In our family, we sure do like to relax for those first few days after Christmas. We eat a lot of cookies. We veg in front of the TV watching movies and reruns. We sing along to Christmas music and often rewrite the lyrics with unsuitable words. We play with our new gadgets. We sleep until 9 a.m. and rarely change out of our garish reindeer pajamas.
Then lightening strikes around 6:55 a.m. on December 29th.
On that day, at 7:30 a.m., and after half of a pot of coffee, I become completely possessed. I discard and recycle everything disposable in sight with wild and reckless abandon. Stash, store, clean, go go go ! I’m a woman on a mission and I cannot be stopped !
Finally, three days later, the decorations are stored, the pine needles are vacuumed, and the dried out fried-to-a-crisp greenery is disposed of in the proper receptacle.
Yet when it comes to the storing or stashing, disposing or recycling of Christmas cards, I hesitate. For me, Christmas cards have real sentimental value.
Years ago, when I was first married, I began filing the best of those holiday cards in an oversized scrapbook.
We receive a medley of greetings year after year, from the elegant cardstock of William Arthur, to the corny mass printed letters from witty relatives.
Many folks spend hours cataloguing their lives, and simply I cannot bear to part with any of these mementoes, especially if they contain photographs.
Cause I get all gushy and mushy when it comes to sweet holiday pictures of families.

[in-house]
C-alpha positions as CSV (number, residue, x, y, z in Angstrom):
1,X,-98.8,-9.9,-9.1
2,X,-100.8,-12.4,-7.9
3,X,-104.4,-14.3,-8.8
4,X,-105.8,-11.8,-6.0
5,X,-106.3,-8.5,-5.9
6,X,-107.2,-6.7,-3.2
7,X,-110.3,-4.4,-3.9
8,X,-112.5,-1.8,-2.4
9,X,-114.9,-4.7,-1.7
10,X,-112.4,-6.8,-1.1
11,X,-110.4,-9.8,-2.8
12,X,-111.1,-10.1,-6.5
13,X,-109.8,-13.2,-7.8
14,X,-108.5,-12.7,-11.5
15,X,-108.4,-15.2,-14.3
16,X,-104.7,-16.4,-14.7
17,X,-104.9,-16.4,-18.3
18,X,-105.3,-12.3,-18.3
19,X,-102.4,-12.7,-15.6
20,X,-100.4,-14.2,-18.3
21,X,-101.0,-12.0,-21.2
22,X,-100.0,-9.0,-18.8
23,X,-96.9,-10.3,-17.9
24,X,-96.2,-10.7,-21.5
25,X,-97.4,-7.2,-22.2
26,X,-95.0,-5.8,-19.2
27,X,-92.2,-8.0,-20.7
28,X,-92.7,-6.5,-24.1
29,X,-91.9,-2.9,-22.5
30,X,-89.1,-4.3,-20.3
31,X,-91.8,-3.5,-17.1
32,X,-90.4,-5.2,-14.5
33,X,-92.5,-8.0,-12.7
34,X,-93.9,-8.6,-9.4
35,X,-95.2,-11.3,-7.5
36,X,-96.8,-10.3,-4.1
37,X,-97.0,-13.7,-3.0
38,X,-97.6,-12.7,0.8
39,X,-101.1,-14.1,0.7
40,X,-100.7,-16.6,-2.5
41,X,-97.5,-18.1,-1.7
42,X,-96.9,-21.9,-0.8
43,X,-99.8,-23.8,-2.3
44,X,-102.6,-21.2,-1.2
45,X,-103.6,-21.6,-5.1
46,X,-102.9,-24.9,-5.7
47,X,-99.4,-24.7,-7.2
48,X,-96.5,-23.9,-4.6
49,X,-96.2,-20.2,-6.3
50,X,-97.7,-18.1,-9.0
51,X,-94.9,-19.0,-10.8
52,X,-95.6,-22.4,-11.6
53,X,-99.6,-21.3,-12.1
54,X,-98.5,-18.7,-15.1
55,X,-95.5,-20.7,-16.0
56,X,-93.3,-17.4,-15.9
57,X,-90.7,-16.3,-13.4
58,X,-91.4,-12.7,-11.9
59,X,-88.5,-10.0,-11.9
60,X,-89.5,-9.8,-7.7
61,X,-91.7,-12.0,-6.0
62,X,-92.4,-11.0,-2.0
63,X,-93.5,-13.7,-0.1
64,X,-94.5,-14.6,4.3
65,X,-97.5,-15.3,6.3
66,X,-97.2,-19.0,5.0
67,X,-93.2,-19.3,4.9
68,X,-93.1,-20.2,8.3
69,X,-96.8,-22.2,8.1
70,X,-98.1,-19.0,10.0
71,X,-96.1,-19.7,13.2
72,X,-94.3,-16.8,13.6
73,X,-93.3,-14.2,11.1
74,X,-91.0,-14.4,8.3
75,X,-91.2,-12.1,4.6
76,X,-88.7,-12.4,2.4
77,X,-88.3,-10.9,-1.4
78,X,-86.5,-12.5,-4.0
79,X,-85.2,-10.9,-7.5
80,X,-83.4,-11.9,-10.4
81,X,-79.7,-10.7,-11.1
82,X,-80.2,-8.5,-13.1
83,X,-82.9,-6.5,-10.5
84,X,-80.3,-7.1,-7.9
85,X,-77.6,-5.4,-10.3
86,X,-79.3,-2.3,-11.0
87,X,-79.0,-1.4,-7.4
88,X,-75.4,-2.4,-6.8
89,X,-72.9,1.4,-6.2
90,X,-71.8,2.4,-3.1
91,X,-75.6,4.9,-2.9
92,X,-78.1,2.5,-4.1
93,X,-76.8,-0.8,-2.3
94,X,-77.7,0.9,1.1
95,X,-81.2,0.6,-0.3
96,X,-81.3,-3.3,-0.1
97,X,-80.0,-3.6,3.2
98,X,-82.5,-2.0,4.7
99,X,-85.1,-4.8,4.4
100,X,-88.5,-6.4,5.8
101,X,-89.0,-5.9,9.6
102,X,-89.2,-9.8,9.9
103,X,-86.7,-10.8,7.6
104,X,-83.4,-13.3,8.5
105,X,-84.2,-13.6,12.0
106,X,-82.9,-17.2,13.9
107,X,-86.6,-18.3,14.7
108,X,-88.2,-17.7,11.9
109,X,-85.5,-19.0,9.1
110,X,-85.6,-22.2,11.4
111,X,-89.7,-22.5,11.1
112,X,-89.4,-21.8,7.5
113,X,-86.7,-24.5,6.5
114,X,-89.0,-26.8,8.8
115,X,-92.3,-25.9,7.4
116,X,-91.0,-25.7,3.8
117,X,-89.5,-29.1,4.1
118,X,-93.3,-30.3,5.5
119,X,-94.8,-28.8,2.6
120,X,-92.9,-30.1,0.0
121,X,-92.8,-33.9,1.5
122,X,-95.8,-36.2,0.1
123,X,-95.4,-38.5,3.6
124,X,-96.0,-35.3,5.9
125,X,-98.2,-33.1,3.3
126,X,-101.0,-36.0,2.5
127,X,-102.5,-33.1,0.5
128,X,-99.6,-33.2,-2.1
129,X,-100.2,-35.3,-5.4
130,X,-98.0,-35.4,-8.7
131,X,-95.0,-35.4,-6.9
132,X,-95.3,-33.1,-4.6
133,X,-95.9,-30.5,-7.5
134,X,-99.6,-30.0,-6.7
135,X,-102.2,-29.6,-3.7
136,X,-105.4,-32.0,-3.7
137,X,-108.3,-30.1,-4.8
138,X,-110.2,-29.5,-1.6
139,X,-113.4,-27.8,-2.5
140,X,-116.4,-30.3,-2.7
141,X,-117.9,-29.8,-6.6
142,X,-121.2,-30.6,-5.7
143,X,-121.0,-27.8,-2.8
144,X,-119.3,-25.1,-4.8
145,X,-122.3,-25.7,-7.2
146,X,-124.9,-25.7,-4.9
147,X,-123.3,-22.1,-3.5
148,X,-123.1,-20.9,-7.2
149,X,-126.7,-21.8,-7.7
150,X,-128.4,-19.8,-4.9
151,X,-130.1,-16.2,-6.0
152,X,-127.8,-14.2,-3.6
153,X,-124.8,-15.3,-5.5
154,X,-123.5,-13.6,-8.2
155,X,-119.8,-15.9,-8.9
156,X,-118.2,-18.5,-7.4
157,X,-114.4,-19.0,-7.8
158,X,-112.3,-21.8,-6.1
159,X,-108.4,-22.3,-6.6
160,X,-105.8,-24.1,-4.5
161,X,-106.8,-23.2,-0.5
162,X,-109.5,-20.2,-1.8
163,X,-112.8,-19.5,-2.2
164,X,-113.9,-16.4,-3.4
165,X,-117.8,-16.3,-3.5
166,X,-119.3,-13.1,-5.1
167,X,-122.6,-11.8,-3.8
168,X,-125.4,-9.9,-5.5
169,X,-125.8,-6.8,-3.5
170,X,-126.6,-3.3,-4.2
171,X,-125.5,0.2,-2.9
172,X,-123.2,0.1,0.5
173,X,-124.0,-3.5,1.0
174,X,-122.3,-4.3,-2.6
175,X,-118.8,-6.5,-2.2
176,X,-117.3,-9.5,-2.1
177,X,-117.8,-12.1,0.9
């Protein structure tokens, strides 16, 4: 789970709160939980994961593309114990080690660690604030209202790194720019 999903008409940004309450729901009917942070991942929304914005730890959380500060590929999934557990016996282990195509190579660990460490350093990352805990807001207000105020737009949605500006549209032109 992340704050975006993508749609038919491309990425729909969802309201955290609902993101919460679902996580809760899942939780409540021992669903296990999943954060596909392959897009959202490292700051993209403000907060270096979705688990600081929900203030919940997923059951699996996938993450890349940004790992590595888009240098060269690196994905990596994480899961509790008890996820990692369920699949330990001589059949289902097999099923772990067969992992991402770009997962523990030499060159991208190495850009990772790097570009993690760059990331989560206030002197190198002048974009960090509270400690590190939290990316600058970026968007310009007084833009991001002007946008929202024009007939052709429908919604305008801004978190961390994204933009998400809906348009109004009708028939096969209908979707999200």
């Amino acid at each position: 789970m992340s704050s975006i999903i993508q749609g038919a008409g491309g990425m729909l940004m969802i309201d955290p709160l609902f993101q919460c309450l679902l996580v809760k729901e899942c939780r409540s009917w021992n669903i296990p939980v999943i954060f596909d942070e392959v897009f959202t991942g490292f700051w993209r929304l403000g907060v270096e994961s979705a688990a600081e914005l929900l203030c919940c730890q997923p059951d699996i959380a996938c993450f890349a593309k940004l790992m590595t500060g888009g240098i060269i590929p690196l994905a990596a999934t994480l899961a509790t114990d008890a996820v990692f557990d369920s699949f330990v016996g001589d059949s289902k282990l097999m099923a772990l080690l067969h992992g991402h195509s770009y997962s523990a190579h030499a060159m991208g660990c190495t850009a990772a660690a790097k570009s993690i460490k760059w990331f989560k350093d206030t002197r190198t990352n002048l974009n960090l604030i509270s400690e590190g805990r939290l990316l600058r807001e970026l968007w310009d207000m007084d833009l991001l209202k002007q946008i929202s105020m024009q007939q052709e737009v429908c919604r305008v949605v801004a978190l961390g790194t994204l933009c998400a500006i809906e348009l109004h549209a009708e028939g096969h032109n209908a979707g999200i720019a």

And how funny to document in this treasure of a scrapbook that we’ve received the very same card from 100 year old Grandma Verna for three years straight. We’re pretty sure she doesn’t even know it.
Now that’s priceless.
I’m a sucker for a great scrapbook, aren’t you ? I love to thumb through their pages and look back on history. There’s something about looking on printed pictures and mementos on paper, rather than a computer screen, that really gets me. I keep our album on display in the family room all season long, and I treasure the looks on visiting friends’ faces when they see one of their old cards or letters nestled within.
Look at our innocent faces, full of youth, yet to inherit our wrinkles, unaware that the next decade brings Y2K, 9/11, a real estate boom, two more children, a real estate crash, a crazy remodel, texting, Twitter, and all of the other recent phenomenons.
Our album holds many treasures, like cards from longtime friends. . .
. . . and cards from former colleagues. This one is strangely reminiscent of my daughter’s requests on Santa’s lap just a few short weeks ago.
The almanac holds old party invitations, family photos, and other precious memories of holidays gone by.
Like that one year Mr. CG donated a rare coin in the annual Salvation Army kettle dual between the local police and fire department to tip the scale in the fire department’s favor.
All the silly, sweet and sentimental stuff I treasure from Christmases gone by.
I wish I had the skill and patience to scrap other life events like baby births or family vacations but I don’t. Yet I do treasure this old album. It’s the very last thing I put away in January and a great reminder of the joys of the season from years past.
How about you ? What do you do with your holiday cards ? Do you keep them ? Scrap them ? Toss them ? Do tell !